An American cosmic airburst in late Roman times has been revealed by Tankersly and Saniel-Banrey of University of Cincinnati in a new research paper.
Below you will find some interesting parts of the article:
Meteorites, silicious vesicular melt glass, Fe and Si-rich magnetic spherules, positive Ir and Pt anomalies, and burned charcoal-rich Hopewell habitation surfaces demonstrate that a cosmic airburst event occurred over the Ohio River valley during the late Holocene.
A comet-shaped earthwork was constructed near the airburst epicenter. Twenty-nine radiocarbon ages demonstrate that the event occurred between 252 and 383 CE, a time when 69 near-Earth comets were documented.
While Hopewell people survived the catastrophic event, it likely contributed to their cultural decline. The Hopewell comet airburst expands our understanding of the frequency and impact of cataclysmic cosmic events on complex human societies.
Cosmic airbursts through history
Direct positive evidence of catastrophic cosmic airburst and impact events have been found in the Western Hemisphere at the Cretaceous and Tertiary (KT) boundary ~65 million years ago and at the Younger Dryas (YD) boundary ~12,800 years ago. Both of these events are associated with global mass extinctions and they occurred before humans culturally evolved into complex, sedentary, agricultural-based societies.
The recent discovery of two Holocene cosmic impact events in Argentina (~6,000 B.P. and ~3,000 B.P.), and one in Jordan (~3,700 B.P.), suggests that these natural catastrophes are far more common than previously suspected. Between 1,800 and 1,431 years ago (220 and 589 CE), Chinese astronomers documented 69 comets, including Haley’s, which came within 0.09 au of earth in 374 CE (1646 B.P.). At this time, human communities and the resources they needed for survival were at a heightened risk of being destroyed by a comet airburst event.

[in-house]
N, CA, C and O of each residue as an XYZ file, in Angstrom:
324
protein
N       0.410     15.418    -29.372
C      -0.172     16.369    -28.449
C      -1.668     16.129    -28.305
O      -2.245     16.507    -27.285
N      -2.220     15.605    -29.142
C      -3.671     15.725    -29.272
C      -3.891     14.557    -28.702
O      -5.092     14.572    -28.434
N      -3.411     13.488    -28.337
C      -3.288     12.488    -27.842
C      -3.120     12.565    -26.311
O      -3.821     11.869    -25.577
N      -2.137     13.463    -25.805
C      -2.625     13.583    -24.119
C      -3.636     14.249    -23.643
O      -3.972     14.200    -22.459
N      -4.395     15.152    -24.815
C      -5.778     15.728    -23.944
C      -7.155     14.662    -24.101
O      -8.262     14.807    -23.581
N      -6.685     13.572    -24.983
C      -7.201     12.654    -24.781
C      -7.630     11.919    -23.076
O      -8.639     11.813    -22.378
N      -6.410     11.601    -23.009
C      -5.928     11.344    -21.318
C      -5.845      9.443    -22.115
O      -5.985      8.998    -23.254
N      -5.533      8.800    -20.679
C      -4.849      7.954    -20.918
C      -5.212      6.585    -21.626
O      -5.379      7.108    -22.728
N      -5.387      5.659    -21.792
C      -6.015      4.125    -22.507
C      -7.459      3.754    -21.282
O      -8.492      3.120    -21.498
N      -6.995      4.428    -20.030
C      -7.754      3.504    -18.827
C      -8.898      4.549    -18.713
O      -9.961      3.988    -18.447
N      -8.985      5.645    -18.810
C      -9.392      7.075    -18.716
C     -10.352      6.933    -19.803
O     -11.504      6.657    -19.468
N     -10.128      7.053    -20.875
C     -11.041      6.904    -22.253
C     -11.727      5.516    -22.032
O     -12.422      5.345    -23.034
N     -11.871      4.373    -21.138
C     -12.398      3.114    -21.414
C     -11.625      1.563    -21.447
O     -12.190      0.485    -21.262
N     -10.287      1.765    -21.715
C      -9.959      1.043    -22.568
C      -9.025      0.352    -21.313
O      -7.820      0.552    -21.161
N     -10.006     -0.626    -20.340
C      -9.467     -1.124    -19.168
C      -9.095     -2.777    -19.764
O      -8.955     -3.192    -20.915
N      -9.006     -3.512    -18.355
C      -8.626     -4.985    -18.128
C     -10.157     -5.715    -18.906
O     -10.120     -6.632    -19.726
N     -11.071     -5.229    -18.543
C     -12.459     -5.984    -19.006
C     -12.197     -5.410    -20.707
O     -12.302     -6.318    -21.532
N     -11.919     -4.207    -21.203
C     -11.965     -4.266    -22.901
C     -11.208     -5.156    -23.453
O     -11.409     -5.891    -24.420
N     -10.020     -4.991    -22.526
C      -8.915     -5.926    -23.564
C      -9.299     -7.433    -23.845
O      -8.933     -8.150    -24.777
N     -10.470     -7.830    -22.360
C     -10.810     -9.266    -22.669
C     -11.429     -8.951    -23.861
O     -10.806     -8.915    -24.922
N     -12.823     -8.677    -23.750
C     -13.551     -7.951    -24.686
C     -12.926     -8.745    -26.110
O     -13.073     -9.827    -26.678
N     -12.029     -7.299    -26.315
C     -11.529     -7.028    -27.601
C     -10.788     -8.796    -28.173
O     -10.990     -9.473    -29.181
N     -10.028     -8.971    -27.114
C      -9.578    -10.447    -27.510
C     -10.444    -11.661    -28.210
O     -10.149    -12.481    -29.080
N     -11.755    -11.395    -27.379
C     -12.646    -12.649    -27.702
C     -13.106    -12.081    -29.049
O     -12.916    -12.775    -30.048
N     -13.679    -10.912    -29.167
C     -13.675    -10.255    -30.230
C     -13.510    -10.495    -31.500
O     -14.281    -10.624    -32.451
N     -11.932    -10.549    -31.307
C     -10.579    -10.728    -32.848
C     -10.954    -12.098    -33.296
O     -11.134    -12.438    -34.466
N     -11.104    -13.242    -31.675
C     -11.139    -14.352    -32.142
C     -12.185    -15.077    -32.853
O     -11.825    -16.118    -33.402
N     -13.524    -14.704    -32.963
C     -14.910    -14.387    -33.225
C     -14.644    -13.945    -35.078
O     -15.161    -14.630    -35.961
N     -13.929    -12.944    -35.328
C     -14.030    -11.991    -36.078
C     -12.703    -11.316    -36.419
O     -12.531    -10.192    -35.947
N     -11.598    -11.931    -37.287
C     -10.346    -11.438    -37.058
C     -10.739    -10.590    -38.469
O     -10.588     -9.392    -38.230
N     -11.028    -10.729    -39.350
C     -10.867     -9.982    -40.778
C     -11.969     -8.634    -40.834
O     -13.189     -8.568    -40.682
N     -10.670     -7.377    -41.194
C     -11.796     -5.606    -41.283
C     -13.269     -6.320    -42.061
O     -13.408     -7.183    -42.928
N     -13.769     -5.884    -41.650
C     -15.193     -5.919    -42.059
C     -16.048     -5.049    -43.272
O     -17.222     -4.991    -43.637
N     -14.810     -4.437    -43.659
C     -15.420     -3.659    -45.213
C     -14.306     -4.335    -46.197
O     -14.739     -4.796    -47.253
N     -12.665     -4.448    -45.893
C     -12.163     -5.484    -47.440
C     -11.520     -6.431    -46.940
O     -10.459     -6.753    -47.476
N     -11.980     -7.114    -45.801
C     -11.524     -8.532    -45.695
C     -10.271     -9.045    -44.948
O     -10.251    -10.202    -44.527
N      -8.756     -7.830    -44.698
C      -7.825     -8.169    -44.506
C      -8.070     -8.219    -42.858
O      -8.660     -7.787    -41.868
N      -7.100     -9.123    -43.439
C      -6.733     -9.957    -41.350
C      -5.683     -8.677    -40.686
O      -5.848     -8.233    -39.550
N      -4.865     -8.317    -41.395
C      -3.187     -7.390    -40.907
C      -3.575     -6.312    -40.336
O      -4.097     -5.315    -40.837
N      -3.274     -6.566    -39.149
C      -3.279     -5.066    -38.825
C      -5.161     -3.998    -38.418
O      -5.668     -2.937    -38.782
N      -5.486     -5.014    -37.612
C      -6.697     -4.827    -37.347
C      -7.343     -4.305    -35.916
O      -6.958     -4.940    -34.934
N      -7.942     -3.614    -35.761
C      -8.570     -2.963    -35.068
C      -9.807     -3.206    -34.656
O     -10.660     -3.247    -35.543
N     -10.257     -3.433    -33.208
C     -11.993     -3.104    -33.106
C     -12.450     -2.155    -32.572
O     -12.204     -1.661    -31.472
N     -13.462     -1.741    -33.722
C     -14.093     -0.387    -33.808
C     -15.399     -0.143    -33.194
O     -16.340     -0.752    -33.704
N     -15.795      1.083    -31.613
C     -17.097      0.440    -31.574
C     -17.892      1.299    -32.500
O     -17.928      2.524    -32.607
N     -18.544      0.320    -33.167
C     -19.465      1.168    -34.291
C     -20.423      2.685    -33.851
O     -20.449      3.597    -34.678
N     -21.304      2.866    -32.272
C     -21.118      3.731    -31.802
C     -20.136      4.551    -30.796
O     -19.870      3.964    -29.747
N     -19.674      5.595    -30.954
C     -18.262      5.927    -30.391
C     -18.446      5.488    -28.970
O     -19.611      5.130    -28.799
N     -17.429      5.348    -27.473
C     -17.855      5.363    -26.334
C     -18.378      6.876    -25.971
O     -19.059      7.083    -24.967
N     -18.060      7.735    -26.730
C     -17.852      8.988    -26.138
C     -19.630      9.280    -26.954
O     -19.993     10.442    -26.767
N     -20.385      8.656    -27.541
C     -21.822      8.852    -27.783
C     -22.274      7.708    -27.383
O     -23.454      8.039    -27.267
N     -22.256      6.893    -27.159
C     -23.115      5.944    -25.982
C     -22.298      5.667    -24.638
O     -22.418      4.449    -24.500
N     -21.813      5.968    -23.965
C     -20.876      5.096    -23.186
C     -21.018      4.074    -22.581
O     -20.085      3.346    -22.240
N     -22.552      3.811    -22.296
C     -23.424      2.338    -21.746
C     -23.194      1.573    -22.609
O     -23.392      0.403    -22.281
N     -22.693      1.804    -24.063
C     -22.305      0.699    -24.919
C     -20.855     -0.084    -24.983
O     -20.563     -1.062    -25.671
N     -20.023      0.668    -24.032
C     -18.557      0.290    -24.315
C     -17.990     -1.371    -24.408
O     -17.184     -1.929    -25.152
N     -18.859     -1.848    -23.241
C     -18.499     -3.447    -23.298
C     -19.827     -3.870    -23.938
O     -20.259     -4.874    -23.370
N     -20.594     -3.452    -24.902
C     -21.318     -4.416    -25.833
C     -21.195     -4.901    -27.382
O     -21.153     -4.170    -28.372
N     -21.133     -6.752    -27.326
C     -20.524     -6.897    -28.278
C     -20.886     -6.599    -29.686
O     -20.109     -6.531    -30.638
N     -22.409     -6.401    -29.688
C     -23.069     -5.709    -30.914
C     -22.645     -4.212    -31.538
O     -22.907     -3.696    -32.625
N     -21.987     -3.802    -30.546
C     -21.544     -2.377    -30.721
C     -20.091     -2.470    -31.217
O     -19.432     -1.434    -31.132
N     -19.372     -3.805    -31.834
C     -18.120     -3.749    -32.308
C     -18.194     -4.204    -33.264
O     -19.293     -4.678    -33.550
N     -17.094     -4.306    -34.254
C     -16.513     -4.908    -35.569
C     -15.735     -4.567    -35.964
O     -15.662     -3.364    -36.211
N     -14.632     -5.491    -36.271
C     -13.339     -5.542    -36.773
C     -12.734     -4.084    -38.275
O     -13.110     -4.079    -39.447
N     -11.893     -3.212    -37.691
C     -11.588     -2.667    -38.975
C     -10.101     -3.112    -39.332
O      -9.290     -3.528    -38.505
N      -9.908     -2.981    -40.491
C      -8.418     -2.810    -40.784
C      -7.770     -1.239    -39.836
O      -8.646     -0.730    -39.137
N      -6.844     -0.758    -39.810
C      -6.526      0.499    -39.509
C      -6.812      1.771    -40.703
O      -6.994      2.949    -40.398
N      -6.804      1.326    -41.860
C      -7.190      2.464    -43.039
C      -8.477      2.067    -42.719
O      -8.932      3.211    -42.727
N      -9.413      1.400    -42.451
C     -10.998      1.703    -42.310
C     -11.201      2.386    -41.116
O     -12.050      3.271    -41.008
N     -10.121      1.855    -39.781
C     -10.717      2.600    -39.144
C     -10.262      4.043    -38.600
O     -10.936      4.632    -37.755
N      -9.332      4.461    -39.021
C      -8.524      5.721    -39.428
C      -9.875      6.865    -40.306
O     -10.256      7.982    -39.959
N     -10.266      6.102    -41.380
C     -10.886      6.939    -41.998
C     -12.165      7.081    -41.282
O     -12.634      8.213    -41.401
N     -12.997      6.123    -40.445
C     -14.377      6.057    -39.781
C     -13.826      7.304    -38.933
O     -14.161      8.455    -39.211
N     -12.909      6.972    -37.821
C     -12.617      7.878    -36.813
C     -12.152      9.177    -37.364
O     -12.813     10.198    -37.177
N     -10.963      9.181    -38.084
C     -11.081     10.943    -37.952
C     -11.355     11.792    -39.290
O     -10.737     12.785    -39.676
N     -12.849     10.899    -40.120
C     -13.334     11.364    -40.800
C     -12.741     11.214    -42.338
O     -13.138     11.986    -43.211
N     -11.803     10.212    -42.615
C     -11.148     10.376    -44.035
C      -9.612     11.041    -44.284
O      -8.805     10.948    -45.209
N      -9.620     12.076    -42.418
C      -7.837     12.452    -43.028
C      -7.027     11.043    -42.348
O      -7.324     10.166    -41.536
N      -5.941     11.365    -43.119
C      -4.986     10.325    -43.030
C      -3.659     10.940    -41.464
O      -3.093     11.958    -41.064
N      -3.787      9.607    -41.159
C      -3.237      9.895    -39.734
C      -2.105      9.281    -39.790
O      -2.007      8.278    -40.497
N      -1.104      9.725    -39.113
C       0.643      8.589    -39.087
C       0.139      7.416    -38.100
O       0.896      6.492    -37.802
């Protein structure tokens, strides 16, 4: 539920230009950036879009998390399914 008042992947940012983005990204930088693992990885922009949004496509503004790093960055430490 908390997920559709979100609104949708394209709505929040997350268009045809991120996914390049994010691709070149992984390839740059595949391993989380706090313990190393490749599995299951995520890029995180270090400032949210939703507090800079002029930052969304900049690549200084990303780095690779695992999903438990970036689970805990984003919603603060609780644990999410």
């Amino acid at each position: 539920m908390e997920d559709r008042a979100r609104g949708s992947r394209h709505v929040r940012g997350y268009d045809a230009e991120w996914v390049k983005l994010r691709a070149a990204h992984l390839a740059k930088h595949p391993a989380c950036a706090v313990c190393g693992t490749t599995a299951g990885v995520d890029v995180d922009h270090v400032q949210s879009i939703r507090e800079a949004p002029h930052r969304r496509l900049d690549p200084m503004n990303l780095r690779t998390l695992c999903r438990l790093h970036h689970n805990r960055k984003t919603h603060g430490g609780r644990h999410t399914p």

Comets are dirty fractured snowballs composed of cosmic dust, frozen gases, and meteoroids. In some cases, comets such as SL9 break apart and impact planets. If a comet fragment fell into the high-pressure air of earth’s thermosphere, an explosion, known as an airburst, would release a devastating high-energy shockwave over a large area resulting in burned agricultural fields, buildings, and forests as evidenced by the Tunguska event of 1908.
Archaeological evidence of ancient cosmic impact events, such as meteorites, tektites, and vesicular melt glass, has been recovered from archaeological sites of various ages in Europe, the Near East, and China.
In the western Hemisphere, Hopewell archaeological sites in the Ohio River valley contain an anomalously high concentration and diversity of meteorites when compared to all other cultural periods.
They include iron meteorites (e.g., ataxites, hexahedrites, 58octahedrites), stony iron meteorites (e.g., mesosiderites, pallasites), and stony meteorites (e.g., olivine hypersthene chondrites).
The spatial distribution, contexts, and diverse composition of Hopewell meteorites has been explained as acquisition through long-distance exchange systems and trade networks.
It is possible, however, that many of the Hopewell meteorites resulted from a single cosmic airburst event. Comets contain a variety of meteoroids with different elemental and mineralogical composition.